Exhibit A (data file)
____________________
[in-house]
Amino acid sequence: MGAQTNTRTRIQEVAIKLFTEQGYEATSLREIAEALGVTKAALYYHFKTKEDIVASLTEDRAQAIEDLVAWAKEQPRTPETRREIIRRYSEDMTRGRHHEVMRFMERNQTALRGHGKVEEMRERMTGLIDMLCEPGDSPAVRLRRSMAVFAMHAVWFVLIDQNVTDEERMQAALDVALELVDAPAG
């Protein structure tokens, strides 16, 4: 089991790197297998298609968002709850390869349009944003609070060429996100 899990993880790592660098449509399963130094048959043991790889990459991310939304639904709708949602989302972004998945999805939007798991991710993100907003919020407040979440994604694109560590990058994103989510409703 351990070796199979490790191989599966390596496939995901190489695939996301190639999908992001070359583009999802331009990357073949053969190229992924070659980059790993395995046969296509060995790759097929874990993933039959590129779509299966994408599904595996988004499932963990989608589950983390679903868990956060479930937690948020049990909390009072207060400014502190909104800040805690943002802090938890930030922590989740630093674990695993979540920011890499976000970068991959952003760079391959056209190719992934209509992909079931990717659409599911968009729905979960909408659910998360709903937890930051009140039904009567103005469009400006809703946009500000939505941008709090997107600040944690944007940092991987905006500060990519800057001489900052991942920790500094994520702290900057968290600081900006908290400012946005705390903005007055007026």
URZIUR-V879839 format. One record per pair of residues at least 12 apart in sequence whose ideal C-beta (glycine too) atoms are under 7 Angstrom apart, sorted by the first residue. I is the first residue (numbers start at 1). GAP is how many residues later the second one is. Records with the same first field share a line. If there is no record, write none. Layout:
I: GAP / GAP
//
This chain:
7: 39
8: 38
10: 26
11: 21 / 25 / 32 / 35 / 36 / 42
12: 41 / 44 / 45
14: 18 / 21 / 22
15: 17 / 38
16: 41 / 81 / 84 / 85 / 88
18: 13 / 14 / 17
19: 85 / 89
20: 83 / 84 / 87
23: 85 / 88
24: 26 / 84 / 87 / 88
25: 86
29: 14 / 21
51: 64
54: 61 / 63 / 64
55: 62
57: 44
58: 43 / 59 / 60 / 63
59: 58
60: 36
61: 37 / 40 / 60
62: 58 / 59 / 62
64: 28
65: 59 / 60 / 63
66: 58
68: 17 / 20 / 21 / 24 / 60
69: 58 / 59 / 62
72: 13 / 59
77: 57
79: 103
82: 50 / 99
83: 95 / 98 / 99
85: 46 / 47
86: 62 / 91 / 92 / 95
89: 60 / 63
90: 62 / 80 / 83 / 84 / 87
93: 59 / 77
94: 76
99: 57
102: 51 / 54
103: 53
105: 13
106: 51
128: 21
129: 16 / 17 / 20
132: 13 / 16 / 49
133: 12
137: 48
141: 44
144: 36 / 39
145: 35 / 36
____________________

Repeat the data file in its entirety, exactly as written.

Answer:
[in-house]
Amino acid sequence: MGAQTNTRTRIQEVAIKLFTEQGYEATSLREIAEALGVTKAALYYHFKTKEDIVASLTEDRAQAIEDLVAWAKEQPRTPETRREIIRRYSEDMTRGRHHEVMRFMERNQTALRGHGKVEEMRERMTGLIDMLCEPGDSPAVRLRRSMAVFAMHAVWFVLIDQNVTDEERMQAALDVALELVDAPAG
């Protein structure tokens, strides 16, 4: 089991790197297998298609968002709850390869349009944003609070060429996100 899990993880790592660098449509399963130094048959043991790889990459991310939304639904709708949602989302972004998945999805939007798991991710993100907003919020407040979440994604694109560590990058994103989510409703 351990070796199979490790191989599966390596496939995901190489695939996301190639999908992001070359583009999802331009990357073949053969190229992924070659980059790993395995046969296509060995790759097929874990993933039959590129779509299966994408599904595996988004499932963990989608589950983390679903868990956060479930937690948020049990909390009072207060400014502190909104800040805690943002802090938890930030922590989740630093674990695993979540920011890499976000970068991959952003760079391959056209190719992934209509992909079931990717659409599911968009729905979960909408659910998360709903937890930051009140039904009567103005469009400006809703946009500000939505941008709090997107600040944690944007940092991987905006500060990519800057001489900052991942920790500094994520702290900057968290600081900006908290400012946005705390903005007055007026």
URZIUR-V879839 format. One record per pair of residues at least 12 apart in sequence whose ideal C-beta (glycine too) atoms are under 7 Angstrom apart, sorted by the first residue. I is the first residue (numbers start at 1). GAP is how many residues later the second one is. Records with the same first field share a line. If there is no record, write none. Layout:
I: GAP / GAP
//
This chain:
7: 39
8: 38
10: 26
11: 21 / 25 / 32 / 35 / 36 / 42
12: 41 / 44 / 45
14: 18 / 21 / 22
15: 17 / 38
16: 41 / 81 / 84 / 85 / 88
18: 13 / 14 / 17
19: 85 / 89
20: 83 / 84 / 87
23: 85 / 88
24: 26 / 84 / 87 / 88
25: 86
29: 14 / 21
51: 64
54: 61 / 63 / 64
55: 62
57: 44
58: 43 / 59 / 60 / 63
59: 58
60: 36
61: 37 / 40 / 60
62: 58 / 59 / 62
64: 28
65: 59 / 60 / 63
66: 58
68: 17 / 20 / 21 / 24 / 60
69: 58 / 59 / 62
72: 13 / 59
77: 57
79: 103
82: 50 / 99
83: 95 / 98 / 99
85: 46 / 47
86: 62 / 91 / 92 / 95
89: 60 / 63
90: 62 / 80 / 83 / 84 / 87
93: 59 / 77
94: 76
99: 57
102: 51 / 54
103: 53
105: 13
106: 51
128: 21
129: 16 / 17 / 20
132: 13 / 16 / 49
133: 12
137: 48
141: 44
144: 36 / 39
145: 35 / 36